Terrestrial Ecosystems

Advance an integrated, landscape-scale understanding of Arctic terrestrial and freshwater ecosystems and the potential for future change

Arctic terrestrial and freshwater ecosystems are rapidly changing in response to a variety of forcing factors, including a changing climate, alterations in natural disturbance regimes, and human-caused perturbations (Bernhardt et al. 2011; Bunn and Goetz 2006; Chapin et al. 2010; Epstein et al. 2010; Hill and Henry 2011; Johnstone et al. 2010; Jorgenson et al. 2010; Kim et al. 2012; Myers-Smith et al. 2006, 2011). In turn, these environmental changes are altering a number of important goods, services, and other contributions Arctic ecosystems provide to society, including critical plant and animal populations and their habitats, biotic resources essential to subsistence lifestyles and cultures, and feedbacks to regional and global climate systems (Joly et al. 2006; Kofinas et al. 2010; Noel et al. 2004; Tape et al.

2016). Of particular interest are the broader impacts of ongoing changes to the natural fire regime (Higuera et al. 2008; Jones et al. 2013; Kasischke et al. 2010; Kelly et al. 2013), the potential feedback of these changes to climate (Kasischke and Hoy 2012; Mack et al. 2011; Randerson et al. 2006; Rocha et al. 2012), and impacts on the health and well-being of Arctic residents (Yue et al. 2015). Continuing investment to improve understanding of the causes and consequences of changes to terrestrial and freshwater ecosystems provides needed information for all four IARPC policy drivers, as they are a key component of the Arctic environment (Stewardship and Security), provide important feedbacks to the climate (Arctic-Global System), and provide key ecosystem services that contribute to the health and well-being of Arctic residents (Well-being).

A wide range of ongoing research, inventory, and monitoring activities across Federal agencies in the Arctic focuses on understanding how ecosystems and humans are responding to recent environmental changes. In many cases these activities are being carried out to address priority management needs. Understanding how the growing extent and intensity of environmental changes will impact Arctic ecosystems and societies requires continued and expanded research in three areas:

  1. Understanding of and ability to model feedbacks and interactions among causes of environmental change and the responses of terrestrial and freshwater ecosystems, particularly hydrologic, permafrost, and disturbance dynamics;
  2. Knowledge of how changes to ecosystems alter animal and plant populations and subsistence opportunities;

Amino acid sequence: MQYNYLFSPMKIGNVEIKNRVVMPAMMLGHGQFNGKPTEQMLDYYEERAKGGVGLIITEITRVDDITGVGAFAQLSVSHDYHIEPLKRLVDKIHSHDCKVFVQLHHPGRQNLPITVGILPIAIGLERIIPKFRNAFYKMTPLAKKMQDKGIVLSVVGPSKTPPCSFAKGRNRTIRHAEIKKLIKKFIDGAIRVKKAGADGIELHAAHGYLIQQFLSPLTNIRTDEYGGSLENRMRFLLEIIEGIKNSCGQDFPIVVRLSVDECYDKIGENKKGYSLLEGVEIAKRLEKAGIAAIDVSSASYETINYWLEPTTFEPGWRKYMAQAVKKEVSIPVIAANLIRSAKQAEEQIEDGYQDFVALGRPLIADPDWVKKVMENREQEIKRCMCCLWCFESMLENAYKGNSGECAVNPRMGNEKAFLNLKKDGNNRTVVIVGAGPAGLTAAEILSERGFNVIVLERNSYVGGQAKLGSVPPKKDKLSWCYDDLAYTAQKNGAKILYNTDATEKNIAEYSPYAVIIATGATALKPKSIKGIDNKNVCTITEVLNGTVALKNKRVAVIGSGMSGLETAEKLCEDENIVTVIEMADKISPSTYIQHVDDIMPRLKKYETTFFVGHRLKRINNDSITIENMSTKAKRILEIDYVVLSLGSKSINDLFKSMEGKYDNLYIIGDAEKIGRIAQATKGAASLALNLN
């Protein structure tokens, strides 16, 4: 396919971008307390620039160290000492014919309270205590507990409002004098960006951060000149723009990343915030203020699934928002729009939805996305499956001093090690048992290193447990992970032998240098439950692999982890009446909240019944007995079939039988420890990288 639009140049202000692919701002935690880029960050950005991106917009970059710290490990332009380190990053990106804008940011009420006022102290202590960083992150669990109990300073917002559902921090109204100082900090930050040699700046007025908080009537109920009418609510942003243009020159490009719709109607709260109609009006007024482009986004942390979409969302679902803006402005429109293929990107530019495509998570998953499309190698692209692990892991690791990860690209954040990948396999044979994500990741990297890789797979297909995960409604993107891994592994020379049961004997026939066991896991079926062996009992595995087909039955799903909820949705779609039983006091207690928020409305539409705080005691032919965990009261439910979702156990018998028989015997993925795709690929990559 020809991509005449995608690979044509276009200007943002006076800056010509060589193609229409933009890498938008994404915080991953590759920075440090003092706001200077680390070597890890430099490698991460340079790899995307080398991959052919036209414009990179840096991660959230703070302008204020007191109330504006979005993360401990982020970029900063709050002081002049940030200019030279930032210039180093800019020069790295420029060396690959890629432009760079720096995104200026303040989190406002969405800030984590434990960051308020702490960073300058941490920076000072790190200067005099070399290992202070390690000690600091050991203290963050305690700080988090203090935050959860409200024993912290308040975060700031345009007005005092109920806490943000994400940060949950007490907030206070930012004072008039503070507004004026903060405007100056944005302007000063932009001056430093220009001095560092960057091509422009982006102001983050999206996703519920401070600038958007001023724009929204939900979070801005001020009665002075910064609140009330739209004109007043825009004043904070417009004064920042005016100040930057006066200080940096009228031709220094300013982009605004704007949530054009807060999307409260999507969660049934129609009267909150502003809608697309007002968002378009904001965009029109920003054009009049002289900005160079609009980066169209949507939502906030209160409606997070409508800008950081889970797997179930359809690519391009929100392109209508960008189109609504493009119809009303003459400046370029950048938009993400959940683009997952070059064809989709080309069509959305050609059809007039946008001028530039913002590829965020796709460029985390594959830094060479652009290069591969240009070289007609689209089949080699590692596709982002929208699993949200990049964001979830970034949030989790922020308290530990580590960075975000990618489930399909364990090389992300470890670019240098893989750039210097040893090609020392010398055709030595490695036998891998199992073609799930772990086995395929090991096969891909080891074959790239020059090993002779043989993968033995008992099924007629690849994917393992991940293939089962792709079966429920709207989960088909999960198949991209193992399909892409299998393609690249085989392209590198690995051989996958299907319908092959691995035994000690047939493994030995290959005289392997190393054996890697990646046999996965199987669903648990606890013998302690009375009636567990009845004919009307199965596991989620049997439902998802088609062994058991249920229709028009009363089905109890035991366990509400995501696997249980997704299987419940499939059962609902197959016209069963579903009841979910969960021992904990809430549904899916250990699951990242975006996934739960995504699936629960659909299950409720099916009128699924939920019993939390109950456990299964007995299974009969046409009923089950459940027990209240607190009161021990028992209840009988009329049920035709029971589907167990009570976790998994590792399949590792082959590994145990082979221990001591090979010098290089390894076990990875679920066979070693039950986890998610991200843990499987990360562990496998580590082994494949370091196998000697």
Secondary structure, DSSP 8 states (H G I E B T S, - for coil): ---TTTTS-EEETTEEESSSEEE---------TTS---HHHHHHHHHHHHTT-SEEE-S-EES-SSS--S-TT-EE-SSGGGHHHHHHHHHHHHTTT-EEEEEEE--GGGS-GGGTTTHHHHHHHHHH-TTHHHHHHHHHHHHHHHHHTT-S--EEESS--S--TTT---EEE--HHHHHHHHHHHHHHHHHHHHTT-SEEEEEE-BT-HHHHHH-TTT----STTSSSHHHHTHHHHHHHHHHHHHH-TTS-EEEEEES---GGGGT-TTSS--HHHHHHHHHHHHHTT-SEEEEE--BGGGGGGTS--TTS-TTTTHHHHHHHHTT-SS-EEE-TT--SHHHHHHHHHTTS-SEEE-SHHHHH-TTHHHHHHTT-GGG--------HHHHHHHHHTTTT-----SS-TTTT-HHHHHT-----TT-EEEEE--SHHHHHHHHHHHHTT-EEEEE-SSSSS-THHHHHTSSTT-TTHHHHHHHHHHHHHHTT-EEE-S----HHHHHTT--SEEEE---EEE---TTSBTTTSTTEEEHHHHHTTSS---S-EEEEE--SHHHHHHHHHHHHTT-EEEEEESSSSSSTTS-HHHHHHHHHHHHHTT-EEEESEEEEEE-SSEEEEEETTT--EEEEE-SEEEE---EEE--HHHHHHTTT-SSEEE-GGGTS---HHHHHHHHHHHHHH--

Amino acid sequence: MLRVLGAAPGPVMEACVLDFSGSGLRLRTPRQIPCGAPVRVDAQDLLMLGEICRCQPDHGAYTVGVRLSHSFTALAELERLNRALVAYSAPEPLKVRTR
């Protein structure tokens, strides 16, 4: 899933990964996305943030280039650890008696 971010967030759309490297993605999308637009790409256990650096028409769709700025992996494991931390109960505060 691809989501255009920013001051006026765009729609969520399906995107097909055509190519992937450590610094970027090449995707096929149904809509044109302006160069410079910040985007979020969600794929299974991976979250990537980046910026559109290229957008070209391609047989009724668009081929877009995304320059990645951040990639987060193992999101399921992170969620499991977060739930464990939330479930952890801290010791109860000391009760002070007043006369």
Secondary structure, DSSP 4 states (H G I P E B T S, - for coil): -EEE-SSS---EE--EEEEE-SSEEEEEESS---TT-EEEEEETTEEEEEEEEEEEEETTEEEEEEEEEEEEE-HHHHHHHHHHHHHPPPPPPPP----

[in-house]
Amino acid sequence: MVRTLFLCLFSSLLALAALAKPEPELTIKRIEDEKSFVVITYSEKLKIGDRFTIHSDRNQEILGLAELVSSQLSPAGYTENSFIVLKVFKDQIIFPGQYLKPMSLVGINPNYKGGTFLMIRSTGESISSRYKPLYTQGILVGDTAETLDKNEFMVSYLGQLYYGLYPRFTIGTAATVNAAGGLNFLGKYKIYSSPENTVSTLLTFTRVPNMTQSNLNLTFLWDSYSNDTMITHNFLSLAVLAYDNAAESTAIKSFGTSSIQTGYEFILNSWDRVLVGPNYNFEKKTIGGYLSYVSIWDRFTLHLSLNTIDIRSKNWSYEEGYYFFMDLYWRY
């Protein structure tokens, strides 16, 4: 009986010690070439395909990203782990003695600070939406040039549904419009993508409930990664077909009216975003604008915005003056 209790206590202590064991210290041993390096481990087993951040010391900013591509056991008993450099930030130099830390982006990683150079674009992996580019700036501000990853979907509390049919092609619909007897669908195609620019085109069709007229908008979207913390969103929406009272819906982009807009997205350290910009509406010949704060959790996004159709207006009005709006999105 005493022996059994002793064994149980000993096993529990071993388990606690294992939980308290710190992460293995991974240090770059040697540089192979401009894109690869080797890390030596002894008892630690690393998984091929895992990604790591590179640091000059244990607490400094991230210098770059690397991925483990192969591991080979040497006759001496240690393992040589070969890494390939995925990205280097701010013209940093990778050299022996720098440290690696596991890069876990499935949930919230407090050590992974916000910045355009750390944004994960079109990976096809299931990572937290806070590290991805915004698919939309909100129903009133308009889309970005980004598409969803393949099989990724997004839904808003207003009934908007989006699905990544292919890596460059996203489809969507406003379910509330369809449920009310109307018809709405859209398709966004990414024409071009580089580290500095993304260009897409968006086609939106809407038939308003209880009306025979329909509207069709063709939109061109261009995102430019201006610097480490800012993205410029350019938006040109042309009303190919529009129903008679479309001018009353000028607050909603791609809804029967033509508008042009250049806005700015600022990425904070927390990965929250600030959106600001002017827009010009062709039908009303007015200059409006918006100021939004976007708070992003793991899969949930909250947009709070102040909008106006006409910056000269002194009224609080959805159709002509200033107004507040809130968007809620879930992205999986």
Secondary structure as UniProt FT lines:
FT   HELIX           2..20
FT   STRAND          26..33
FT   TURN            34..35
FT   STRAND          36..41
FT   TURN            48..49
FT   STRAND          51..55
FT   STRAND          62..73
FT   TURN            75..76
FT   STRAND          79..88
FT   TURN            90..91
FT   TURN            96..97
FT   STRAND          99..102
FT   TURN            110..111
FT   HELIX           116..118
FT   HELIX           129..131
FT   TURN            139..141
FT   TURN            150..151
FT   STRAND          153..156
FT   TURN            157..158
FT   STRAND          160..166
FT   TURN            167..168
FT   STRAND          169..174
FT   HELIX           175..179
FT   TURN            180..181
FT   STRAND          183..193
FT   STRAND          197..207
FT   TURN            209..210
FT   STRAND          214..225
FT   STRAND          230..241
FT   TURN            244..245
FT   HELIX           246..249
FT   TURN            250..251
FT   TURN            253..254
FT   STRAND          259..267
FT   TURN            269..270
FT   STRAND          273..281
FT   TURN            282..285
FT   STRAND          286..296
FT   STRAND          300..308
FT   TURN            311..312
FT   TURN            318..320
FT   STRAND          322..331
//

3. Evaluation of the effects of changing fire regimes on rural and urban communities and atmospheric carbon budgets and other climate feedbacks.

The Terrestrial Ecosystems Goal will facilitate the improvement of important process modeling activities currently being supported by a range of Federal agencies through its focus on research that includes long-term monitoring activities, collection and analysis of field-based observations for specific projects, and creation of geospatial data products, especially from airborne and spaceborne remote sensing data. These agencies are also conducting critical monitoring and research activities to understand the impacts of ecosystem changes to ecosystem services.

The three Research Objectives for this Goal and the Performance Elements identified for them provide a framework for coordinating Federally sponsored research and monitoring activities. The Performance Elements are based upon extensive, longer-term research, inventory, and monitoring activities supported by Department of the Interior bureaus (Bureau of Land Management, Fish and Wildlife Service, USGS, National Park Service, Bureau of Indian Affairs), U.S. Department of Agriculture bureaus

(U.S. Forest Service, Natural Resources Conservation Service), NSF, and a number of shorter-term research activities sponsored by these and other Federal agencies (DOD, DOE, NASA). The Performance Elements also incorporate opportunities for coordination, integration, and synthesis of research across agencies, including activities to support the Arctic Council, the Department of Energy’s Next Generation Ecosystem Experiment-Arctic (NGEE), the Department of the Interior’s Alaska Climate Science Center, Landscape Conservation Cooperatives (LCCs), and North Slope Science Initiative (NSSI), the Joint Fire Science Program’s Alaska Fire Science Consortium, NASA’s Arctic-Boreal Vulnerability Experiment (ABoVE), NOAA’s Alaska Center for Climate Assessment and Policy (ACCAP), and NSF’s SEARCH Permafrost Action Team. This latter group of projects and programs include significant interactions with key State of Alaska agencies, including the Departments of Natural Resources and Fish and Game. From an international perspective, research and monitoring activities that address the Terrestrial Ecosystems Goal are being coordinated through the activities of the Arctic Council as well as agreements between U.S. and Canadian Federal agencies.

The work focuses on the following objectives

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